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Judge Dismisses Challenge to New Jersey Immigrant Trust Directive

The Immigrant Trust Directive bars collaboration between state and local law enforcement, but doesn't stop federal agencies from enforcing their laws

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A federal judge dismissed a lawsuit on Wednesday that challenged New Jersey state rules aimed at preventing local law enforcement from collaborating with U.S. Immigration and Customs Enforcement. The Immigrant Trust Directive was issued by state Attorney General Gurbir Grewal in 2018 and bars local jails from entering into 287(g) agreements with ICE. Local law enforcement and elected officials have been fighting the directive ever since. Cape May Sheriff Robert Nolan challenged the directive in this lawsuit, saying it violated the constitution

U.S. Chief District Judge Freda L. Wolfson said the directive does not interfere with the federal government’s ability to enforce its own laws, including through the Immigration and Nationality Act. “In sum, the Court finds that the information-sharing provisions of the directive are not conflict pre-empted by the INA, because they do not impose a true ‘obstacle’ on the federal government’s execution of federal civil immigration law,” Wolfson stated in the ruling. 

Grewal said the state has the authority to draw a “clear, bright line between the work of state law enforcement officers and federal civil immigration officers.” New Jersey had four counties that participated in the 287(g) program: Monmouth, Cape May, Salem and Hudson counties. New York still has just one county in the program: Rensselaer. North Jersey

In other local immigration news…

Manhattan Federal Judge Blocks Public Charge Rule

A federal judge of the U.S. District Court in Manhattan has blocked the Trump administration from enacting its “public charge” rule, which is essentially a wealth test for prospective green card applicants. The Supreme Court ruled in January that the Trump administration could move forward with the rule, but the coronavirus pandemic changed the situation. “No person should hesitate to seek medical care, nor should they endure punishment or penalty if they seek temporary financial aid as a result of the pandemic’s impact,” Judge George B. Daniels wrote. The judge granted a nationwide injunction halting the rule. New York Attorney General Letitia James was one of the plaintiffs of the lawsuit. The New York Times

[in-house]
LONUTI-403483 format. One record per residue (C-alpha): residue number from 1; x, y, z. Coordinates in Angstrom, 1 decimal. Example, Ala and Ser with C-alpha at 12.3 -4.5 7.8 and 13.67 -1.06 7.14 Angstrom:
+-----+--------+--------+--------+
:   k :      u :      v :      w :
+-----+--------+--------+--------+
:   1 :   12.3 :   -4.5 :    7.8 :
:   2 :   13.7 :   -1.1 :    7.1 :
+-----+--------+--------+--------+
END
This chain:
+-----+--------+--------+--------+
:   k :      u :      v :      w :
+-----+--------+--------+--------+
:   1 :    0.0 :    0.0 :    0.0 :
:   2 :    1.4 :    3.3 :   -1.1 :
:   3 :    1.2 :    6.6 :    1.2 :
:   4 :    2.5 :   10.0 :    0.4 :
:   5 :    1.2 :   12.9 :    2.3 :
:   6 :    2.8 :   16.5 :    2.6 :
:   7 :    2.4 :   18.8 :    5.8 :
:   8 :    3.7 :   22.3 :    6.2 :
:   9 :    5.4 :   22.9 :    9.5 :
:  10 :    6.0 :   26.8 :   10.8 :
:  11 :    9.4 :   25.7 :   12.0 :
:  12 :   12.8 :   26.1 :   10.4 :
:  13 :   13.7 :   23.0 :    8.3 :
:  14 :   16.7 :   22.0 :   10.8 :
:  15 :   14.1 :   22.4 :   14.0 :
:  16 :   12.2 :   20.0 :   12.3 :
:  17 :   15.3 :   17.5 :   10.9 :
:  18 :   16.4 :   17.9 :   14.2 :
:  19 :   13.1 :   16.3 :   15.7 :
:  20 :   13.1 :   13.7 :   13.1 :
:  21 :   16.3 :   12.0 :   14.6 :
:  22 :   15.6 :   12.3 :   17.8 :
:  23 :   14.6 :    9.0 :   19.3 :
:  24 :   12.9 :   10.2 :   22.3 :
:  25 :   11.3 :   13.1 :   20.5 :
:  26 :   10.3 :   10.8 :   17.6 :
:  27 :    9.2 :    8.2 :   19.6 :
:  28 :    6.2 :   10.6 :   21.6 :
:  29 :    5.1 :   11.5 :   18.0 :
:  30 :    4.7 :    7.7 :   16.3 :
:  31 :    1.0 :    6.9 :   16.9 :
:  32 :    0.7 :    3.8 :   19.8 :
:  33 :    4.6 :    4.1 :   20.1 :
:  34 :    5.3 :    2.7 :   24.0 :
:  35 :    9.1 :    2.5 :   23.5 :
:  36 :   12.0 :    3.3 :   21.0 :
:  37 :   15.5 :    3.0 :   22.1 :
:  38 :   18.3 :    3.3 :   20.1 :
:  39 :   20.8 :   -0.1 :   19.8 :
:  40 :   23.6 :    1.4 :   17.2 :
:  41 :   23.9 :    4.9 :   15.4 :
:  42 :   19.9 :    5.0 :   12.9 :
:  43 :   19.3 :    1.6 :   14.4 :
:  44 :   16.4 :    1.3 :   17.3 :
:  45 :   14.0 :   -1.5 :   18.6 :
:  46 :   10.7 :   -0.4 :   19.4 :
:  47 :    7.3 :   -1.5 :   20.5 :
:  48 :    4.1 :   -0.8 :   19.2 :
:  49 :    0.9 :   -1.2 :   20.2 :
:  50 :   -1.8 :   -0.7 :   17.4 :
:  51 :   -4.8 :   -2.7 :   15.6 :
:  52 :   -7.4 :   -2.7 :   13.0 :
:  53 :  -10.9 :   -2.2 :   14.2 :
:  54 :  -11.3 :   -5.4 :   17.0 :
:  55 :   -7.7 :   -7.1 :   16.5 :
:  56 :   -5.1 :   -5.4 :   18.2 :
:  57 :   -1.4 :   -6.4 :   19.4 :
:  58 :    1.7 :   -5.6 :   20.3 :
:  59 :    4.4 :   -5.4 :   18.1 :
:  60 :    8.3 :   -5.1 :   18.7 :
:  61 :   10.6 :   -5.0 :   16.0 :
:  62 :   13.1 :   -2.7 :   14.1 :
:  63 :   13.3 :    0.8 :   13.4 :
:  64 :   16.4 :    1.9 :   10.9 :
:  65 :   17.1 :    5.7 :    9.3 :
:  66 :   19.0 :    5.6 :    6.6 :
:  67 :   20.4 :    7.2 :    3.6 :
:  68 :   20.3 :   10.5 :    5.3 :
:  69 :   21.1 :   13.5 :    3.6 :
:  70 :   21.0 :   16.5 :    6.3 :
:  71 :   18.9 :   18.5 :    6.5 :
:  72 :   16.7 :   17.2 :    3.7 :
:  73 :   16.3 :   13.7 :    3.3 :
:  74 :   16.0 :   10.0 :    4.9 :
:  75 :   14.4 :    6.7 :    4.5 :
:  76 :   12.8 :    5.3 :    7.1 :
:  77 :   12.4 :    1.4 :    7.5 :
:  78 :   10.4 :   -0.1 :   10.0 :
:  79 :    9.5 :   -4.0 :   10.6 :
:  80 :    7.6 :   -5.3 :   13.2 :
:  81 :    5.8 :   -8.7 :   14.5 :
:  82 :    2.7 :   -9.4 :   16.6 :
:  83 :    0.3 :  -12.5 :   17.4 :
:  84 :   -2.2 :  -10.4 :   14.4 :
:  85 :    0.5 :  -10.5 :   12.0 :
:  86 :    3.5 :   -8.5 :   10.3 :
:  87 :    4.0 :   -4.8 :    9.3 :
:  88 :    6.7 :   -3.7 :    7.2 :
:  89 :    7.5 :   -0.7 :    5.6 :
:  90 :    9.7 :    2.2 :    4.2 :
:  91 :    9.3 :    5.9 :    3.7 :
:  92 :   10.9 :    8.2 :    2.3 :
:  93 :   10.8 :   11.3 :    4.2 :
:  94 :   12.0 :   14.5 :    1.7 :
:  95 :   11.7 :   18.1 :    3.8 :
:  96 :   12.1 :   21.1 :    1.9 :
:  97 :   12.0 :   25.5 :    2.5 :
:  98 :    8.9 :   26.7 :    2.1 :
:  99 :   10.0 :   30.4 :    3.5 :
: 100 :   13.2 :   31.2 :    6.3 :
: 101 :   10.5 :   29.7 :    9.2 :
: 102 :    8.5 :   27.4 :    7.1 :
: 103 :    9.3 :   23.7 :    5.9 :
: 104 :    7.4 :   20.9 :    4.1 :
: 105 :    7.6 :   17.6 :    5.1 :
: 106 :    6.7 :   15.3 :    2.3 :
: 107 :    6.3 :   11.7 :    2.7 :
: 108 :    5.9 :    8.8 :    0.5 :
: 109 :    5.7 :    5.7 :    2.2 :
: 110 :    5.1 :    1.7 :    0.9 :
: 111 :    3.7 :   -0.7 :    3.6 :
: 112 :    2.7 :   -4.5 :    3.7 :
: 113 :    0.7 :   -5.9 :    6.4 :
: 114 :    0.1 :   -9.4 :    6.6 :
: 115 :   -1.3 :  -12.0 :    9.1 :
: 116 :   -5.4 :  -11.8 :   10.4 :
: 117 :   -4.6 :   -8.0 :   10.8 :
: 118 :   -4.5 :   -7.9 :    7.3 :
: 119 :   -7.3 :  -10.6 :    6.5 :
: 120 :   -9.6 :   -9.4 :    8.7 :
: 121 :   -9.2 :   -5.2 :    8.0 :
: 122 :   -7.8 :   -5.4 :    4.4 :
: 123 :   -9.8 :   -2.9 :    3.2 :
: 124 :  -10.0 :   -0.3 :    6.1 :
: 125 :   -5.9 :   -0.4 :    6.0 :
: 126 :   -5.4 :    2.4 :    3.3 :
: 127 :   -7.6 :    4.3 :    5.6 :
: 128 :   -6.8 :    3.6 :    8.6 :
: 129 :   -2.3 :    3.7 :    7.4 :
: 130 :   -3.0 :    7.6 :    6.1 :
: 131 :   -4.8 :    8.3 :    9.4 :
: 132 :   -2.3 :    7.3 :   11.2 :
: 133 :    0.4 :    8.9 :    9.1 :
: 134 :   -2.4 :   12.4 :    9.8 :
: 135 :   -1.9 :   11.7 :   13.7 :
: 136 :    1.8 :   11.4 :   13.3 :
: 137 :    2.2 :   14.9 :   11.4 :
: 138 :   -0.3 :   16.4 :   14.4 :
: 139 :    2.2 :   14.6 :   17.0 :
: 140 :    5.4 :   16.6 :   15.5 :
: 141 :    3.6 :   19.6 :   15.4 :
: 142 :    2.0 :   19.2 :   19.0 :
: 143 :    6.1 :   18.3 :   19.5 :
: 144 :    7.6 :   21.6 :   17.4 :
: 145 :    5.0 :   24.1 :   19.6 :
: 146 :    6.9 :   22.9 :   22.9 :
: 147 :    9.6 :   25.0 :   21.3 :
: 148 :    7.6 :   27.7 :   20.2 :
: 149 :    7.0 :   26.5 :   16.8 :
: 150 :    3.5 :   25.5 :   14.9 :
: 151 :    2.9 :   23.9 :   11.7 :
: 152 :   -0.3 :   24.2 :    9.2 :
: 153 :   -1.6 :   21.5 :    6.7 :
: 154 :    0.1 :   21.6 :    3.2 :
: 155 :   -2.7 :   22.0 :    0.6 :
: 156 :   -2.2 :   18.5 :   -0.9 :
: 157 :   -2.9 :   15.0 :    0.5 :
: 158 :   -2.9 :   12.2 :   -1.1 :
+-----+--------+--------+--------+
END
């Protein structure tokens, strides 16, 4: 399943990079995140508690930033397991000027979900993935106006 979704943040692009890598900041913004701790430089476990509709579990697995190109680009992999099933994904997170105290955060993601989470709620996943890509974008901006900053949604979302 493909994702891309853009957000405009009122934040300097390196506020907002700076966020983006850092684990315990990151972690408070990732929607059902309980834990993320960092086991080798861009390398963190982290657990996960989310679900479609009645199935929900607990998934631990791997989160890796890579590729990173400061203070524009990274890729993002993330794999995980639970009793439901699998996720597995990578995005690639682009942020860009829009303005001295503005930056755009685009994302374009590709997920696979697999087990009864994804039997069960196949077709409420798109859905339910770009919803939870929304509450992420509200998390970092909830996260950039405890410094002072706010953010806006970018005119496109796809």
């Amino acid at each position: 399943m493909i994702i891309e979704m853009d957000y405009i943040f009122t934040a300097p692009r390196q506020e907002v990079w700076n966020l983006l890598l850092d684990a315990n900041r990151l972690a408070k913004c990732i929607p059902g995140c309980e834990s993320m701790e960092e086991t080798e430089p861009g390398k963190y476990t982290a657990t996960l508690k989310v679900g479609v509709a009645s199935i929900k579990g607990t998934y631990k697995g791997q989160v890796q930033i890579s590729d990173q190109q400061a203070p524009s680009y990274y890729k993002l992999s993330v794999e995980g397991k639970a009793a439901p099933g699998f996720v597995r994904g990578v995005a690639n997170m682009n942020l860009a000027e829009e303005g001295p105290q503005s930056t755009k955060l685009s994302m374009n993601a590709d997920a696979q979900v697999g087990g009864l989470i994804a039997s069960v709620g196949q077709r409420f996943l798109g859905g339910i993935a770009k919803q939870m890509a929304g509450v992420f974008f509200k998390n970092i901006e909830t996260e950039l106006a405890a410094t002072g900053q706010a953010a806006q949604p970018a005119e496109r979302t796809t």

Undocumented Immigrant Who Used to Work for Trump Organization Placed in Deportation Proceedings

An undocumented immigrant who worked for years at President Trump’s luxury golf resort in New Jersey and blew the whistle on the organization for hiring other undocumented immigrants has been placed in deportation proceedings. Victorina Morales worked at the golf club for over five years using counterfeit identification that her supervisors knew was fake. Those revelations were disclosed by The New York Times, which promptly led to the Trump Organization to firing dozens of workers. Morales was notified she was placed in removal proceedings by federal authorities this week. The New York Times

New Jersey Immigrant Professional License Bill Sent to Gov. Murphy’s Desk

The New Jersey Assembly approved a bill on Thursday which would allow immigrants, regardless of their status, to apply for professional and occupational licenses in the state. The legislation was approved by the state Senate last week and is expected to be signed by Gov. Phil Murphy (D). Immigrants could now be authorized to work as accountants, architects, acupuncturists, audiologists, beauticians, court reporters and many other jobs. The legislation would be the first on the east coast to remove all immigration barriers in obtaining professional licenses. North Jersey

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